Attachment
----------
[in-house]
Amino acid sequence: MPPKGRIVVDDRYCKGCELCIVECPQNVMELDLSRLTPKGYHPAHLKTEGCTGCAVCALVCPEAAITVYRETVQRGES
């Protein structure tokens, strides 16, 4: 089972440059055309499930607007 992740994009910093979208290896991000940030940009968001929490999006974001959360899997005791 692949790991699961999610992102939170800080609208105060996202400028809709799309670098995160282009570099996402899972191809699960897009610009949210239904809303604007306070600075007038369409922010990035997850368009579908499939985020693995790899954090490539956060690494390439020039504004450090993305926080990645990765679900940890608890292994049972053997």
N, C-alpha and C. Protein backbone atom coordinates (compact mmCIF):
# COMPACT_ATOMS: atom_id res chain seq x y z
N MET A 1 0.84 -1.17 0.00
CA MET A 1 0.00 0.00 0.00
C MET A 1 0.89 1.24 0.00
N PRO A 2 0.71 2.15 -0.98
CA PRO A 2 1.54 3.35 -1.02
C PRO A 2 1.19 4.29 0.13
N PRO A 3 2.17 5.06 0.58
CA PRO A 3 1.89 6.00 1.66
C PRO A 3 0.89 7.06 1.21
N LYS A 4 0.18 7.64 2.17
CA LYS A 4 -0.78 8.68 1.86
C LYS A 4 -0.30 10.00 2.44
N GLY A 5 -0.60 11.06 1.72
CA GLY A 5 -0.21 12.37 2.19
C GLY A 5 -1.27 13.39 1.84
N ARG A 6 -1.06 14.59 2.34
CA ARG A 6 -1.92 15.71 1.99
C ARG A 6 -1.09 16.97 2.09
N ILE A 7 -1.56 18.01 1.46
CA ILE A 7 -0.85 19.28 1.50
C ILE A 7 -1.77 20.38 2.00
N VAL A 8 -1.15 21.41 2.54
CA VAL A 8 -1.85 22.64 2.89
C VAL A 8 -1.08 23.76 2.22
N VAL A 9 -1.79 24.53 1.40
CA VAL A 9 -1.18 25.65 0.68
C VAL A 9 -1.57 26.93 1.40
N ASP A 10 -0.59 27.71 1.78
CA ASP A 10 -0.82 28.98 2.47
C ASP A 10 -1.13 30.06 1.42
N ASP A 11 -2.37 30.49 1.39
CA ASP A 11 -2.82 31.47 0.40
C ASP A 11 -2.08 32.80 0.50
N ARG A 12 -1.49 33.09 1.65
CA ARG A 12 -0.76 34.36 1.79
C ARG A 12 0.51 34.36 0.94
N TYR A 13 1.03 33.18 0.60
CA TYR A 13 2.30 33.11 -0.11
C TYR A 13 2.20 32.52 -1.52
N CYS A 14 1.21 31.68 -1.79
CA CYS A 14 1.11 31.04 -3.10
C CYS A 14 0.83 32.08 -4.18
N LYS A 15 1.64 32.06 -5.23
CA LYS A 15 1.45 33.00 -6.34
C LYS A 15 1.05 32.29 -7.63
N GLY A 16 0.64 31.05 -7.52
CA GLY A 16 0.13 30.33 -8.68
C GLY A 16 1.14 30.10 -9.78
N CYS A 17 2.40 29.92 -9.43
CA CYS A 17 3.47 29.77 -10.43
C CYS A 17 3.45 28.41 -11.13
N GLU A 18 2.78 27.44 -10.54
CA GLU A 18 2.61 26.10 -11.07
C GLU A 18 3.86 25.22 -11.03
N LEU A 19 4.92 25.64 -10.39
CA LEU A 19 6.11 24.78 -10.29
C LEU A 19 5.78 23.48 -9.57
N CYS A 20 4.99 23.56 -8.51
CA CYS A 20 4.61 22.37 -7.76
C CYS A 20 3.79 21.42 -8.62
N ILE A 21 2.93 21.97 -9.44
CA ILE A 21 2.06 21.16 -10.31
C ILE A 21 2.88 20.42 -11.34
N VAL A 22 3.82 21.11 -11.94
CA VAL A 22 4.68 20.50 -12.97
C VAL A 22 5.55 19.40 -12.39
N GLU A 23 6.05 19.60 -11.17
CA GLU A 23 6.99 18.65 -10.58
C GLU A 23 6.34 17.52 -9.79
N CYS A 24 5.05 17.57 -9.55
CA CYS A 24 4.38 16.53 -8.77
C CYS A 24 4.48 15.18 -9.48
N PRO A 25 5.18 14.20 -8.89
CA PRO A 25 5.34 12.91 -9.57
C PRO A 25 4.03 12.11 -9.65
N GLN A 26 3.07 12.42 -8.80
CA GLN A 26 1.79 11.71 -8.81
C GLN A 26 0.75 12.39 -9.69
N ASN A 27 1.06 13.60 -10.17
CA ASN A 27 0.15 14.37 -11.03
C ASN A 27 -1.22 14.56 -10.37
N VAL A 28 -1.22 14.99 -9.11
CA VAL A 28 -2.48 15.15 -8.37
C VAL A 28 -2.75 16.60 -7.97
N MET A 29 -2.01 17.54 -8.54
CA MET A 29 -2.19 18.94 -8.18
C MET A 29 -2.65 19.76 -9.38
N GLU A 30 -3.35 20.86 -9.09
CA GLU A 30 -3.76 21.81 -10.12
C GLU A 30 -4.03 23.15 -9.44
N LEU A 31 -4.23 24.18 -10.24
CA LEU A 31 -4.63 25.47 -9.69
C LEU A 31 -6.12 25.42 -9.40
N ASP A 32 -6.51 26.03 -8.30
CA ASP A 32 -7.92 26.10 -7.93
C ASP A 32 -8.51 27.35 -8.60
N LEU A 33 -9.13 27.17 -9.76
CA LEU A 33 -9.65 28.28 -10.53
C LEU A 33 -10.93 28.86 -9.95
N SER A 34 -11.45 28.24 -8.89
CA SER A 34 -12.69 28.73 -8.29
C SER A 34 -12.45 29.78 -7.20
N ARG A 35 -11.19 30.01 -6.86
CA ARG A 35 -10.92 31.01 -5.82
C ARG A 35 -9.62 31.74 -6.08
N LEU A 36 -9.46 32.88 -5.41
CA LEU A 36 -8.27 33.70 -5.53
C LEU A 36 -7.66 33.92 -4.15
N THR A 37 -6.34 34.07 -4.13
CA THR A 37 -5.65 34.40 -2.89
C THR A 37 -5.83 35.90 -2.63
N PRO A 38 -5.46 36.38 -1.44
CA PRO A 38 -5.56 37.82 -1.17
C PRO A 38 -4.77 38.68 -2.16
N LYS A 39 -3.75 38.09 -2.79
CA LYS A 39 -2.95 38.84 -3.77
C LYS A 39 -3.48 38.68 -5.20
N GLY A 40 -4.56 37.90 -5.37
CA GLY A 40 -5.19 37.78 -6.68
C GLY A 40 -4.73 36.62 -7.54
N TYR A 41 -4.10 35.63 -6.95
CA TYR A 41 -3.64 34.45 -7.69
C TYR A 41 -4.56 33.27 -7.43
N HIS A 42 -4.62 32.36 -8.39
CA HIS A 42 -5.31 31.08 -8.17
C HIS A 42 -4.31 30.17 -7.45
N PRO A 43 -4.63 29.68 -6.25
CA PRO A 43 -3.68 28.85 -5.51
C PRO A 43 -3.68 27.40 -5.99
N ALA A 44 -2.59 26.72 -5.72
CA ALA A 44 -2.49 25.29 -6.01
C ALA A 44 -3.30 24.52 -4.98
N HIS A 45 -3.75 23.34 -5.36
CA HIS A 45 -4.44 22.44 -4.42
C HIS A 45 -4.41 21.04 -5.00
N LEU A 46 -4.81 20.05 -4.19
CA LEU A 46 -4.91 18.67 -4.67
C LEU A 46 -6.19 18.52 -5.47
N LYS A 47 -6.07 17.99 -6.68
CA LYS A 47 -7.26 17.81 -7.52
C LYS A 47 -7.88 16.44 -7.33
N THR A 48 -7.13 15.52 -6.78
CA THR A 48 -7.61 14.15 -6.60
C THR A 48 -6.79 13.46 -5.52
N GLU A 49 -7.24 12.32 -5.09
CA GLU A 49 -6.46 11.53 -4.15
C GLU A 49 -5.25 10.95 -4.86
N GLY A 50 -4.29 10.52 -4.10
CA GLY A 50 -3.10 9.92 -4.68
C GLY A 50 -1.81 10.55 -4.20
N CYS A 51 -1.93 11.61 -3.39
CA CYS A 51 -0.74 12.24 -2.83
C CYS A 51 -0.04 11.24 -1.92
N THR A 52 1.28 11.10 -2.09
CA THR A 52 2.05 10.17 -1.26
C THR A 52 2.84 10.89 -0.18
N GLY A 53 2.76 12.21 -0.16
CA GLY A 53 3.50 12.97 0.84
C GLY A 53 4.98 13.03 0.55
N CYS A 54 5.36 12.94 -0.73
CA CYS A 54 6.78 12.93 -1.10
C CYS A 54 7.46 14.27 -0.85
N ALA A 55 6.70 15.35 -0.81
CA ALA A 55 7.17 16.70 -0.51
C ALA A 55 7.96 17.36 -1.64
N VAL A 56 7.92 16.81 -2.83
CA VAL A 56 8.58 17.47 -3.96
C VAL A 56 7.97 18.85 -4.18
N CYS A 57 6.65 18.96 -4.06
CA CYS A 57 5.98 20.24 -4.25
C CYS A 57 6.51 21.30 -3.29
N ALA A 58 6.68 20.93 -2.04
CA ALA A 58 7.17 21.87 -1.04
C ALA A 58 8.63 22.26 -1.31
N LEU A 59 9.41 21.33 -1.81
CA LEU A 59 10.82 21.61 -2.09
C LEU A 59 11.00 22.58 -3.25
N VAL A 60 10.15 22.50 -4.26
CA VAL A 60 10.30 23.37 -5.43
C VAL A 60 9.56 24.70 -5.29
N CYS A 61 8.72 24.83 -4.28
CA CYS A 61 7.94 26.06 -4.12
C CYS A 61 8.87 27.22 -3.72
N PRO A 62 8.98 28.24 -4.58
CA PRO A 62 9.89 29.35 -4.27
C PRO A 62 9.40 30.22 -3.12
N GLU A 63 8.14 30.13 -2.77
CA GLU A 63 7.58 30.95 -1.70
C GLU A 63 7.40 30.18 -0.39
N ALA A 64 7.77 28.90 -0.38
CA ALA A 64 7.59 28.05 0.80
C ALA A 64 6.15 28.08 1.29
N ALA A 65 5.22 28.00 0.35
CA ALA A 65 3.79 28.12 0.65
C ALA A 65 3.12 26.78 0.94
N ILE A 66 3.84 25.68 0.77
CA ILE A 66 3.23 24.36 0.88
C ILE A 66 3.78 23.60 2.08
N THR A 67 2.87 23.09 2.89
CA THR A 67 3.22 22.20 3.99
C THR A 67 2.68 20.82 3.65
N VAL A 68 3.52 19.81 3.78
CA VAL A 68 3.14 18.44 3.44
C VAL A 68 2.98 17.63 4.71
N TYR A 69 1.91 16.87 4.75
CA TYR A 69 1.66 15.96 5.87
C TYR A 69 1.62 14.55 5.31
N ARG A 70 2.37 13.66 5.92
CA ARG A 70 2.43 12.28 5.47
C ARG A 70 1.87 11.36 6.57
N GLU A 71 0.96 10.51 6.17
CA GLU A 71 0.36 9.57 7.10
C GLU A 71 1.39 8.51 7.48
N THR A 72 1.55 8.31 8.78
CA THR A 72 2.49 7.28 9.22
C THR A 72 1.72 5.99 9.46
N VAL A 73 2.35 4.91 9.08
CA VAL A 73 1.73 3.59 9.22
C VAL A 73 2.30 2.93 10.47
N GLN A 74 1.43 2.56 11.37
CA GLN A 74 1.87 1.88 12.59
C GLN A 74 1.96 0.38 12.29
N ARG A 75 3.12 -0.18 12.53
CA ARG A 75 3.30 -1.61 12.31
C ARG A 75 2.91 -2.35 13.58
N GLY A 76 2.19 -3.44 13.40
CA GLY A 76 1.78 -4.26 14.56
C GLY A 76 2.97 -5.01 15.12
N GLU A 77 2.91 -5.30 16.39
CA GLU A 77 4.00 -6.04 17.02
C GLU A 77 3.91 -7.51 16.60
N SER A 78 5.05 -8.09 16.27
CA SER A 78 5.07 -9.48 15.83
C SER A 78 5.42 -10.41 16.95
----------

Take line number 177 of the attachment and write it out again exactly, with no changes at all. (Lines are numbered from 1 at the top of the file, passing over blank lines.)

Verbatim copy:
N ALA A 58 6.68 20.93 -2.04